As one possible thing to read, how about my writing? I’ve already posted about my Star Trek work, and now we move on to other TV show tie-ins, which are listed below in alphabetical order, and include: Buffy the Vampire Slayer, CSI: NY, Doctor Who, Farscape, Gene Roddenberry’s Andromeda, Heroes, Leverage, Orphan Black, Sleepy Hollow, Stargate, Supernatural, The X-Files, Xena, and Young Hercules.

Buffy the Vampire Slayer


  • The Xander Years Volume 1 — novelizing three Xander-focused episodes, “Teacher’s Pet,” “Inca Mummy Girl,” and “Bewitched, Bothered, and Bewildered”
  • Blackout — a novel focusing on previous Slayer Nikki Wood, who worked in New York in 1977 and faced off against Spike and Drusilla
  • The Deathless — on Ring Day at Sunnydale High School, an evil Russian sorcerer is attempting to be resurrected




  • Four Walls — Mac Taylor and his team of CSIs have two cases, a murder in a medium-security prison on Staten Island and another one in a café in the Bronx

Doctor Who

Short stories:

  • “UNITed We Fall” in Decalog 3: Consequences — the Fourth Doctor must defuse a time bomb (literally) in the United Nations, aided by Brigadier Lethbridge-Stewart
  • “Life from Lifelessness” in Short Trips: Destination Prague — the First and Fourth Doctor both encounter the Golem of Prague

Anthology editing:




  • House of Cards — taking place during the late second season, the gang goes to a gambling planet where Rygel loses Moya in a card game

Short stories:

Comic books:

  • Farscape Omnibus Volume 1 (written with Rockne S. O’Bannon) — collecting four post-finale storylines, “The Beginning of the End of the Beginning,” “Strange Detractors,” “Gone and Back,” and “Tangled Roots” — Rygel returns home to claim his throne, a vicious disease spreads through the Uncharted Territories, Crichton visits an Unrealized Reality, and Aeryn learns a shocking truth about the Peacekeepers — and the three D’Argo miniseries D’Argo’s Lament, D’Argo’s Trial, and D’Argo’s Quest — which provide D’Argo’s backstory as well as what he did between seasons three and four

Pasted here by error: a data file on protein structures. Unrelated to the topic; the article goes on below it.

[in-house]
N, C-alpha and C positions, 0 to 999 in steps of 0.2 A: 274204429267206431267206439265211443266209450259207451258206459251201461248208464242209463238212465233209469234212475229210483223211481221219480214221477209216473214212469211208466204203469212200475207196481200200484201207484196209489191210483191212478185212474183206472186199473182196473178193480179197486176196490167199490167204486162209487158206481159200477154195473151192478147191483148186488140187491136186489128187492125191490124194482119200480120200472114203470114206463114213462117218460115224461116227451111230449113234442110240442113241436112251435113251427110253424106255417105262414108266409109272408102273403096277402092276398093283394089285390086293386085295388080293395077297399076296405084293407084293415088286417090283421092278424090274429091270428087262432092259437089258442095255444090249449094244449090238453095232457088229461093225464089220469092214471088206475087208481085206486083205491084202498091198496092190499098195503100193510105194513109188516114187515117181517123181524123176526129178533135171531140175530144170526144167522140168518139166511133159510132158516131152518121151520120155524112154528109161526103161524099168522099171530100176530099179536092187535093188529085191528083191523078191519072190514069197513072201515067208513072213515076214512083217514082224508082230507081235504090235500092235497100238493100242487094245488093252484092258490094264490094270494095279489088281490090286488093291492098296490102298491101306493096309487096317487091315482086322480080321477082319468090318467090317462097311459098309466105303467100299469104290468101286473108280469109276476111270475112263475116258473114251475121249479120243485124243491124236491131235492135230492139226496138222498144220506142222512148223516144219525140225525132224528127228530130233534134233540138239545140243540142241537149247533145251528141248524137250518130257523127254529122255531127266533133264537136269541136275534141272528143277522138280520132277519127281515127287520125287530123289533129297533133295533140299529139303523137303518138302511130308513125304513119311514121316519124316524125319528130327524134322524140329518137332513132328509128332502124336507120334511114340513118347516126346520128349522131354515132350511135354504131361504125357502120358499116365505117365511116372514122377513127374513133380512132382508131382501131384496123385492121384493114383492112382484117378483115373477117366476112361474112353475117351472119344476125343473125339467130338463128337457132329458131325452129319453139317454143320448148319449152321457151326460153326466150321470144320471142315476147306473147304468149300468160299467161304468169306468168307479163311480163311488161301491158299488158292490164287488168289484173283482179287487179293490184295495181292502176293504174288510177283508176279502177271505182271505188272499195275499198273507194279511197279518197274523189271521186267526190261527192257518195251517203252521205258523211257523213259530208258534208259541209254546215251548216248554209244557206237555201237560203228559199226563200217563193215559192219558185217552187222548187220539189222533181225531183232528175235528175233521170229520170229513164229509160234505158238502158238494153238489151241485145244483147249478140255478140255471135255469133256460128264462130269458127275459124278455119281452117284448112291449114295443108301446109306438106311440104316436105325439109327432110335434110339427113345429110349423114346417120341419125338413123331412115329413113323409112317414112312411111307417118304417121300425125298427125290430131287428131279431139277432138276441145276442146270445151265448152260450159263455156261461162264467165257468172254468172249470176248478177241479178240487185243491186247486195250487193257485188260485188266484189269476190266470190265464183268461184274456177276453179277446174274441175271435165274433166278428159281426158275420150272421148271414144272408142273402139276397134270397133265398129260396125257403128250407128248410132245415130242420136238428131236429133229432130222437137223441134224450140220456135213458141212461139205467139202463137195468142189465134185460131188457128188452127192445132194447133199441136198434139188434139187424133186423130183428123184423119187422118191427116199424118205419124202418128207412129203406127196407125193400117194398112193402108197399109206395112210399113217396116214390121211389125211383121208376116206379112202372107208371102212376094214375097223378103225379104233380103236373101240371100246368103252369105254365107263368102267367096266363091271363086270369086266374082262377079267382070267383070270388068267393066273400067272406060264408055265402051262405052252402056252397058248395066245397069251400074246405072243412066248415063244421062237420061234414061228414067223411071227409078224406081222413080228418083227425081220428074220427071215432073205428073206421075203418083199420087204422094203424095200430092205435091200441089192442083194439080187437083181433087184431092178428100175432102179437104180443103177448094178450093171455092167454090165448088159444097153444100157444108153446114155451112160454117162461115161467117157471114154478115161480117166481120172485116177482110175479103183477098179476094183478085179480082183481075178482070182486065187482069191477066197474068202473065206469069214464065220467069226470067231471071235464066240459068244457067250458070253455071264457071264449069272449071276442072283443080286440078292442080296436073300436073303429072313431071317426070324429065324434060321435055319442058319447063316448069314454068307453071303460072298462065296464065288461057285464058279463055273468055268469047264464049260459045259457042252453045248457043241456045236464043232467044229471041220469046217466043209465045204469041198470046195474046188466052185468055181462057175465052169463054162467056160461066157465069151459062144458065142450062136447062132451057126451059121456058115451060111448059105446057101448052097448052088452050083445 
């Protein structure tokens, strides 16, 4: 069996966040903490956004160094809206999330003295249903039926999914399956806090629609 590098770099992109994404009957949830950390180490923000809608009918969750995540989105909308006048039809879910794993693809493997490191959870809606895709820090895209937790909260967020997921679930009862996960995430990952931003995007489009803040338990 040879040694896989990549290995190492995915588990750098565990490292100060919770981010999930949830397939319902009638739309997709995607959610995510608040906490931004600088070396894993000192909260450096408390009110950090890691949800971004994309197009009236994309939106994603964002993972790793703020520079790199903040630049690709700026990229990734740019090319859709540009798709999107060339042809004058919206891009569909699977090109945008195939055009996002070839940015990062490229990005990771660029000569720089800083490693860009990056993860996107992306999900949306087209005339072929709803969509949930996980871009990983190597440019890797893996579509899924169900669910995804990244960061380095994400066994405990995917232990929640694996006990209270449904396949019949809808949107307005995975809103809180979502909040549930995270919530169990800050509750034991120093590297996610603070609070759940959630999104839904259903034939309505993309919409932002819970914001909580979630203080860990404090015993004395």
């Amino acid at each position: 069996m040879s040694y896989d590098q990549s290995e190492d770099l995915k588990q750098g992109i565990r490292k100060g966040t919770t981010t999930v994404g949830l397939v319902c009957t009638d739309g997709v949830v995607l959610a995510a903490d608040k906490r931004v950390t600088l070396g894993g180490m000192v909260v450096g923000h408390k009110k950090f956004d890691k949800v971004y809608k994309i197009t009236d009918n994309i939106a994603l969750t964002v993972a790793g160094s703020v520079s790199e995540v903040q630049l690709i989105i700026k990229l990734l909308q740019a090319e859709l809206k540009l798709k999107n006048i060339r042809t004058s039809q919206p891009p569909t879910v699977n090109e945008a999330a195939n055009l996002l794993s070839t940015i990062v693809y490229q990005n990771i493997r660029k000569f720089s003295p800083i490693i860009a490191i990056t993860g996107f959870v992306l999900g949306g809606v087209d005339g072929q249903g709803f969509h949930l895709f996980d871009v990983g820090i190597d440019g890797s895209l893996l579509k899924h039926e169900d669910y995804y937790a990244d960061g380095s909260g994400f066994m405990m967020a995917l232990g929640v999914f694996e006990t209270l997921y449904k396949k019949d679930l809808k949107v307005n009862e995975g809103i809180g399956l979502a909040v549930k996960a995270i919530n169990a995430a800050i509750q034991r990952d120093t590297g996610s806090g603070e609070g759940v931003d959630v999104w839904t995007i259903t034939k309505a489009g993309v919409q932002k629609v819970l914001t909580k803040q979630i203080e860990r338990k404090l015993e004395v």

• Red Sky at Morning — Moya returns to the homeworld of the Pilots and learn of a new threat to the Uncharted Territories
  • Compulsions — Moya teams with another Leviathan to deal with a new foe
  • The War for the Uncharted Territories — the Peacekeepers have a surprising new leader, the Kkore are invading, and Crichton must bring the species of the UTs together or risk losing everything

Gene Roddenberry’s Andromeda


  • Destruction of Illusions — a prequel to the series, showing what both Tyr Anasazi and Beka Valentine and the crew of the Eureka Maru were doing in the nine months leading up to the discovery of Andromeda Ascendant and the time-frozen Dylan Hunt





  • The Zoo Job — a small zoo in central Massachusetts didn’t get the black rhinos they paid for, leading half the Leverage crew to west Africa and the other half to the world of the uber-rich who illegally purchase wild animals

Orphan Black


Sleepy Hollow


  • Children of the Revolution — toward the end of the first season, Ichabod Crane and Detective Abby Mills must find a series of medals that were issued during the Revolutionary War before they’re used to resurrect Serilda of Abaddon



  • SG-1: Kali’s Wrath — toward the end of the fifth season, Jacob Carter and Bra’tac must team up to help SG-1 face off against Kali and the return of the Reetou

Short Stories:

  • “Time Keeps on Slippin'” in SG-1/Atlantis: Far Horizons — a story that takes place between seasons three and four, explaining Carter’s non-regulation haircut and Teal’c’s soul patch
  • “Sun-Breaker” in SG-1/Atlantis: Homeworlds — on board the General George Hammond, Carter and Teal’c must stop the Lucian Alliance from acquiring a Go’auld weapon




  • Nevermore — in the second season, the boys go to the Bronx to solve some Edgar Allan Poe-themed killings and stop a haunting
  • Bone Key — two demons super-charge the ghosts that haunt Key West, but one becomes too powerful and the Winchester brothers must work with the demons to stop it
  • Heart of the Dragon — a violent spirit appears in 1969 San Francisco and is banished by the Campbell family of Samuel, Deanna, and Mary; it returns in 1989, and is banished again by John Winchester; and it comes back again in 2009 in the midst of the angel-demon war and must be stopped by Sam, Dean, and Castiel


The X-Files

Short stories:

  • “Back in El Paso My Life Would Be Worthless” in Trust No One — a second-season story where Mulder and Scully are to work alongside an FBI agent who’s not thrilled at being stuck with the weirdos in the basement



Short stories:


my take on The Umbrella Academy